It was around this time that I disappeared to take a job in Newcastle. I was appointed to a two-year contract as Activities Officer of the Newcastle, Tighes Hill, Student’s Union. One of the first things I did was establish a folk club. Gawd knows what possessed me but I called it the Purple Parrot Folk Club. We built our own premises under a walkway on the college site and over the next two years, we put Newcastle folk on the map. I would drive down to Sydney so I could go to The Elizabeth Folk Club then ‘kidnap’ whichever singer would come with me, and drive back to Newcastle for the Sunday night club.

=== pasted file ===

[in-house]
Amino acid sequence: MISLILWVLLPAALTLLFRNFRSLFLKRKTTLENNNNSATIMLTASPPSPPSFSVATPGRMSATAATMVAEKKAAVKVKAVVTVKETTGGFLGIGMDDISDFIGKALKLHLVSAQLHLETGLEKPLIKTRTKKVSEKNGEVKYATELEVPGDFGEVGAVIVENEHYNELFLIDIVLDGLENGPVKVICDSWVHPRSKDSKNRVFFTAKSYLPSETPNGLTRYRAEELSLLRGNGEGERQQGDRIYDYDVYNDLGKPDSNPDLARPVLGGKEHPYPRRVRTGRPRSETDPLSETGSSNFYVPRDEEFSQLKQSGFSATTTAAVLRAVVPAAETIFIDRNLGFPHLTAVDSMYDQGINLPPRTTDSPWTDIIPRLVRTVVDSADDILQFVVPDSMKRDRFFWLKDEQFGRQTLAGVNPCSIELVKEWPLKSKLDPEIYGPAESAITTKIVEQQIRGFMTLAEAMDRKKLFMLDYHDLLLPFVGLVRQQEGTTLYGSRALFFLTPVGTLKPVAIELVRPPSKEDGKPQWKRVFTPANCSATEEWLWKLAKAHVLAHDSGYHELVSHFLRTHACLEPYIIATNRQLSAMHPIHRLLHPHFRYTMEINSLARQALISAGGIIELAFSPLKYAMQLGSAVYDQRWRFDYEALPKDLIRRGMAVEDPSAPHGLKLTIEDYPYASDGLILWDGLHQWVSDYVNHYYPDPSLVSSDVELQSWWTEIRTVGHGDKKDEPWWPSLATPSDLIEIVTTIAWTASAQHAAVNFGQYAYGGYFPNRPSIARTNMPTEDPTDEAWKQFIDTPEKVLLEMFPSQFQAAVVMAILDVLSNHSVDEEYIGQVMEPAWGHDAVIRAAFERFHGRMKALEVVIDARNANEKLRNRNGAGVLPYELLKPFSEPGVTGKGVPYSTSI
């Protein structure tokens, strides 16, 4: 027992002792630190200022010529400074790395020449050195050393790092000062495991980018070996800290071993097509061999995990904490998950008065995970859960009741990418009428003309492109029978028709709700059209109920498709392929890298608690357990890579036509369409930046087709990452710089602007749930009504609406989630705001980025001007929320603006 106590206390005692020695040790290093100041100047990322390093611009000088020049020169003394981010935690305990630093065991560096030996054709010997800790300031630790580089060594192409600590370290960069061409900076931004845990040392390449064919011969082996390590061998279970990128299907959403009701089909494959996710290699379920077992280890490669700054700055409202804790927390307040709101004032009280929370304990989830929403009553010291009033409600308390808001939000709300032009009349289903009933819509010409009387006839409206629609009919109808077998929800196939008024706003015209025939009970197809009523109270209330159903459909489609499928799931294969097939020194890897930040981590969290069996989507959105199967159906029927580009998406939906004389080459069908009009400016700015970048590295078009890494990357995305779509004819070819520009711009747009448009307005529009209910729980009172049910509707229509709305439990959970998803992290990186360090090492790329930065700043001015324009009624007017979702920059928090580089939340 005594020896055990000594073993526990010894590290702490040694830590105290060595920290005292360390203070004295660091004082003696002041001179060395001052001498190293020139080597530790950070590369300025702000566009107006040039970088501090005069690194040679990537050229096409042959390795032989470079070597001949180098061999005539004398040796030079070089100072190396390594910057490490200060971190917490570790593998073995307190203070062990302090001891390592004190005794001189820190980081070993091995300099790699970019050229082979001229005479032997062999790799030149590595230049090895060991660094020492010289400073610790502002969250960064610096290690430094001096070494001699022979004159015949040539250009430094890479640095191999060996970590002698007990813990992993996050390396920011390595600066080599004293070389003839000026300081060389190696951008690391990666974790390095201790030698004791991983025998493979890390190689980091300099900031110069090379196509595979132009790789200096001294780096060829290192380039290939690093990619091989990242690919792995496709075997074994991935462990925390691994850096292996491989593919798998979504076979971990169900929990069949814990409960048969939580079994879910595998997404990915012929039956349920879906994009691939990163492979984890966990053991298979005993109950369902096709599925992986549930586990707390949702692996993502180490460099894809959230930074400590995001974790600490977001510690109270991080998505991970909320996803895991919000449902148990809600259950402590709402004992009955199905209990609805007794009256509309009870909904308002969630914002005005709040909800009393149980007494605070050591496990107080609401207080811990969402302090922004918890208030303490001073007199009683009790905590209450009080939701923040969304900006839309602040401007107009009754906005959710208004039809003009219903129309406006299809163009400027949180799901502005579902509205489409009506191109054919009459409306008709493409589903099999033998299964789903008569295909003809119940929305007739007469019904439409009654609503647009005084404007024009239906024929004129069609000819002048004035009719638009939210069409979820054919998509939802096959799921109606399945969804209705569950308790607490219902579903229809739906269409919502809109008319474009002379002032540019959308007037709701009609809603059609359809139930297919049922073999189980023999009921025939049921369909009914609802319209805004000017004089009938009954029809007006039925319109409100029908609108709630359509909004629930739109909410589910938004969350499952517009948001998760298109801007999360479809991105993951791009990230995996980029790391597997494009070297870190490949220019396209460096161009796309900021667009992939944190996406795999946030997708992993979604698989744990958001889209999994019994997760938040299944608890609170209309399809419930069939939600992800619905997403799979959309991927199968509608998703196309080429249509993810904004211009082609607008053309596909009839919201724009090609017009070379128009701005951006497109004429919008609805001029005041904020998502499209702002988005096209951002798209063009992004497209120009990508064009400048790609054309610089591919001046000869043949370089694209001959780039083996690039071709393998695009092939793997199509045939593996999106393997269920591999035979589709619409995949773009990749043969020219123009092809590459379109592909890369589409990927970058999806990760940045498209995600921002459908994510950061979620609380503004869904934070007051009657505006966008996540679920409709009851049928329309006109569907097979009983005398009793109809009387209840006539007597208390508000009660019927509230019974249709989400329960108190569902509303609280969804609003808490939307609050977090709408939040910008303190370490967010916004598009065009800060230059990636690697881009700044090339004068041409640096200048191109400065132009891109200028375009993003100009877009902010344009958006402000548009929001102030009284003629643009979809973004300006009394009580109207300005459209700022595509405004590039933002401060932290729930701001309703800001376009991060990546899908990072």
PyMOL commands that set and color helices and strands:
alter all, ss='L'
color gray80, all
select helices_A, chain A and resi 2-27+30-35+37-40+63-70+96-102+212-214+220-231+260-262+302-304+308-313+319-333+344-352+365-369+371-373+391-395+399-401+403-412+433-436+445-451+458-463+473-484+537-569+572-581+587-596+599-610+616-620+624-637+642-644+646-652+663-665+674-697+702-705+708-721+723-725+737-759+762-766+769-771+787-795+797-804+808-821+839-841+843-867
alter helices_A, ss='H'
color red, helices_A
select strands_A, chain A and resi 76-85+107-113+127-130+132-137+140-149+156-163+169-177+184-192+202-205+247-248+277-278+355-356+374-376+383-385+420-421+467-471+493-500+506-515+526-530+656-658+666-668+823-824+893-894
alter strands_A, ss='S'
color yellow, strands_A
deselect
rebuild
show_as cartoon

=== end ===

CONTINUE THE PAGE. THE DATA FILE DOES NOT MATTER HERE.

Every six months I organised a major event including the first all-Australian themed folk weekend ñ These Wild Colonial Weekends attracted people from all over and were huge successes even if they resulted in me becoming like a school teacher fearful of drug abuse (“my gawd, is that pot you’re smoking?”). Regulars at the club included Robin Connaughton, Bob Hudson, Jill Gartrell, Brad and Sandra Tate, The Maitland Bush Band crew and Jim Taylor.
On my return to Sydney, the Elizabeth was in its death throes because of the departure of the Wilkinsons and Ball. I decided to step in so ended up running it every week but the landlord was getting pesky. I closed the club and immediately opened in a new and bigger pub around the corner in Bathurst-street.